Hong Kong universities step up security as new term starts

Xinhua
The Hong Kong Polytechnic University (PolyU), one of the colleges most severely attacked by rioters last year, started its new term on Monday, with security measures strengthened.
Xinhua

The Hong Kong Polytechnic University (PolyU), one of the colleges most severely attacked by rioters last year, started its new term on Monday, with security measures strengthened.

In November 2019, a number of universities in Hong Kong became targets of mob attack, with PolyU and the Chinese University of Hong Kong (CUHK) being seized by rioters, forcing a number of universities to suspend classes or end terms early.

The universities resumed classes earlier this year as a number of them such as CUHK and the Hong Kong University of Science and Technology have added security checks at their entrances.

PolyU had been occupied by thugs for about two weeks last November and severe damage was done to buildings and facilities, putting a halt to the university's operation.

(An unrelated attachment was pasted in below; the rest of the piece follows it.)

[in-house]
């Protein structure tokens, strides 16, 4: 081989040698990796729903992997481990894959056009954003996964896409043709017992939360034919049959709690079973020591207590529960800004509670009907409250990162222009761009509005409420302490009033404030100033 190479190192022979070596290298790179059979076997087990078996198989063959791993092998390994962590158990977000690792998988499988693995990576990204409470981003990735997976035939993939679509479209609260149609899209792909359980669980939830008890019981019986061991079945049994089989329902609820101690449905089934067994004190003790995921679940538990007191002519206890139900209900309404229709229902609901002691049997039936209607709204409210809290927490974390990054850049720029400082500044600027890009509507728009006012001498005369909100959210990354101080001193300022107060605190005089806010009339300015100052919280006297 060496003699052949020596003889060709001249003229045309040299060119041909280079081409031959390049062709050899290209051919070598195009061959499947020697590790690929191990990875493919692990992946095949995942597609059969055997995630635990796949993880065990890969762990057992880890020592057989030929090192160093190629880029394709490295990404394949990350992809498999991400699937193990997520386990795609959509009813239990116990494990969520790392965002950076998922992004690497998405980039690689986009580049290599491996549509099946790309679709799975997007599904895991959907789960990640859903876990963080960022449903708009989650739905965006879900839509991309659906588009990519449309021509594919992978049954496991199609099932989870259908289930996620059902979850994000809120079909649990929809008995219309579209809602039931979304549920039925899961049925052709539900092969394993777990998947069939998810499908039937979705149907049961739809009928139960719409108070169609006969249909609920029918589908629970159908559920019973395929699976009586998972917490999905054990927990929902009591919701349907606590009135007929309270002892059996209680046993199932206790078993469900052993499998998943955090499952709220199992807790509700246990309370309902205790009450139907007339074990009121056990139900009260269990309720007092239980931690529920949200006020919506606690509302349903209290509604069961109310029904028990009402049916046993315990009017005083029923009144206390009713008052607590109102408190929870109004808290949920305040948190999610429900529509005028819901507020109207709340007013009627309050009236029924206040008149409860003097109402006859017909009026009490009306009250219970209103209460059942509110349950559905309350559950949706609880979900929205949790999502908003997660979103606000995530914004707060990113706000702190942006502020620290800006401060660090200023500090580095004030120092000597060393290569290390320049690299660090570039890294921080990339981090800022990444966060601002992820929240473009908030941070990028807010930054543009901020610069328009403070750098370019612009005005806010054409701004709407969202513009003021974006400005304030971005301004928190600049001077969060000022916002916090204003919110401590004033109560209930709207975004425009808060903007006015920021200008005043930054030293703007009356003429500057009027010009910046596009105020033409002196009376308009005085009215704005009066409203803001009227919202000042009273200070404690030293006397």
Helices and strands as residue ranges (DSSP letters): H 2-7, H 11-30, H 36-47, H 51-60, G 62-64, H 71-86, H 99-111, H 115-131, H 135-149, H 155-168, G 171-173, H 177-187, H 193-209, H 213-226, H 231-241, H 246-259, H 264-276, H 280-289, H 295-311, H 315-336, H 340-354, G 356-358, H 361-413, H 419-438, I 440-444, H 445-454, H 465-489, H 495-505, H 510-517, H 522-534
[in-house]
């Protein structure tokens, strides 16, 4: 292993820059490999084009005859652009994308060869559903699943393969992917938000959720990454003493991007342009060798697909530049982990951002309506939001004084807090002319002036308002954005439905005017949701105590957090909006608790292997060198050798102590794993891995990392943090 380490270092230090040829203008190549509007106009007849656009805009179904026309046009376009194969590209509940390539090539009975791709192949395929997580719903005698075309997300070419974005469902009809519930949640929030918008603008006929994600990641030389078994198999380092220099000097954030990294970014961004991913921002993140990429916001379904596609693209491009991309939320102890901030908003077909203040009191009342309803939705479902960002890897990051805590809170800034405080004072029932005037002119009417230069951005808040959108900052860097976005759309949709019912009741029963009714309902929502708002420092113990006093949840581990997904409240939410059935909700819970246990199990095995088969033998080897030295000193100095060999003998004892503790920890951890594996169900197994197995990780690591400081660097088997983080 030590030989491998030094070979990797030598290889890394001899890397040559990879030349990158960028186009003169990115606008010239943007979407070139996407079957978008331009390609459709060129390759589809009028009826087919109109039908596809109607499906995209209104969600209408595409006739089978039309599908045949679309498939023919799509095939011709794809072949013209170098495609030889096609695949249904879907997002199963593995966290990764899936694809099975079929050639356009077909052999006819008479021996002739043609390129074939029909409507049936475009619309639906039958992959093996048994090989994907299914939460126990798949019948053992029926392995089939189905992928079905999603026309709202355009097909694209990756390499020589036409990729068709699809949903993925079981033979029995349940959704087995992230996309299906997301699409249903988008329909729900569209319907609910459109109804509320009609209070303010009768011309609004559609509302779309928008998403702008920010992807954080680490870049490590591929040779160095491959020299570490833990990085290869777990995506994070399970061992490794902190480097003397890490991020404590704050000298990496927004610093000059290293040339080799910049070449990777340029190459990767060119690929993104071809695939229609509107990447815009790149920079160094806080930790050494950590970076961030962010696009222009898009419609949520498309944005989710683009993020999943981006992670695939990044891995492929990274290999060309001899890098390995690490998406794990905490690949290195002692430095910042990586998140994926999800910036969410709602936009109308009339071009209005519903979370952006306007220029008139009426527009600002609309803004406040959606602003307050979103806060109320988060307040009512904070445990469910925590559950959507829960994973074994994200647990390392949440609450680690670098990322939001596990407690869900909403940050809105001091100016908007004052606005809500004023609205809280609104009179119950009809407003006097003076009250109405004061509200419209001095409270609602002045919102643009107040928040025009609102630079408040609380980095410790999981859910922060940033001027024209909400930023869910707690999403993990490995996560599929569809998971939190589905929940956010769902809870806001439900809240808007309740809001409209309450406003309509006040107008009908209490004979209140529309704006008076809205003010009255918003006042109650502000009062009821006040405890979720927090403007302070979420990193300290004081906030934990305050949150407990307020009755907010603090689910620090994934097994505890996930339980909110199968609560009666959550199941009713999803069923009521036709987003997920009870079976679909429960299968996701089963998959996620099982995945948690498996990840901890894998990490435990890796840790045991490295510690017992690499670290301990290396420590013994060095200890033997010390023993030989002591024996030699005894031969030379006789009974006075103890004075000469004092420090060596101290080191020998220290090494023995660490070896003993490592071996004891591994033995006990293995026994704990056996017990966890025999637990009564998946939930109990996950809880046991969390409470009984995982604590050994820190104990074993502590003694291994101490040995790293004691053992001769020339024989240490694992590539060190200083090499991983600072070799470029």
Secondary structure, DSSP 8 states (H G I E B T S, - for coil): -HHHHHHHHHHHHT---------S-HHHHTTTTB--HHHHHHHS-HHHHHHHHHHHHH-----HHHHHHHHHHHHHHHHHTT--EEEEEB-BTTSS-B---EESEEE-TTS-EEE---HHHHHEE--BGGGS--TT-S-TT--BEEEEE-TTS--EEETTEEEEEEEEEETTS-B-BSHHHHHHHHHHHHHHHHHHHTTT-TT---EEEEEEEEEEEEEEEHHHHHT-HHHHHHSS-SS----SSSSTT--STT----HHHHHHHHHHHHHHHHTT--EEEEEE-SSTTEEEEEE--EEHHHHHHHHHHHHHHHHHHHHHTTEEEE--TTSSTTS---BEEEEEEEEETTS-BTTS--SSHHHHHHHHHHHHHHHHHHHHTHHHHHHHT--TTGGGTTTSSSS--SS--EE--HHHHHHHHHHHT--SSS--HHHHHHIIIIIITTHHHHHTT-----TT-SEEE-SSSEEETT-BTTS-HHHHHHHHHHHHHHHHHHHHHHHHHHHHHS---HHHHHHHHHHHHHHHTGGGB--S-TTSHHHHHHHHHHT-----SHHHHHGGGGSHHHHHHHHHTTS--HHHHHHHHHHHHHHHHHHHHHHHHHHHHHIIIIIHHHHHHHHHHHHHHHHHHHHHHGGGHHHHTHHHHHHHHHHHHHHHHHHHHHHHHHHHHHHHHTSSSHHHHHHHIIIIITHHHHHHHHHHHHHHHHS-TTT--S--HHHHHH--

"Ensuring the safety of the campus is our priority," a spokesperson for PolyU said. "Now, 90 percent of the campus is open."

The spokesperson said that the vast majority of staff could return to the campus to work while some seriously damaged areas were still being repaired.

Led by PolyU staff, reporters were allowed to visit the campus on Monday morning. Gates were installed at the two main entrances of the campus, while other entrances including the one linking to the metro station remained closed.

The campus was generally clean and some construction works were in progress. Hoardings were erected around a building located at the center of the campus and the House of Innovation that displayed the achievements of the school's scientific research projects.

The canteen once in very poor sanitary conditions has been completely disinfected and the kitchenware has been replaced. The canteen resumed catering service on Monday. The library, another severely damaged facility, was still under repair and could only partially open.

"This is the first I came back after the suspension of classes. I felt very sad and distressed that I wanted to cry when I came in," said Ann Zhao, a PolyU student from the Chinese mainland.

Zhao said she was upset when she learned from the news that the campus was seriously damaged. She welcomed the stepping up of security measures which made her feel safe.

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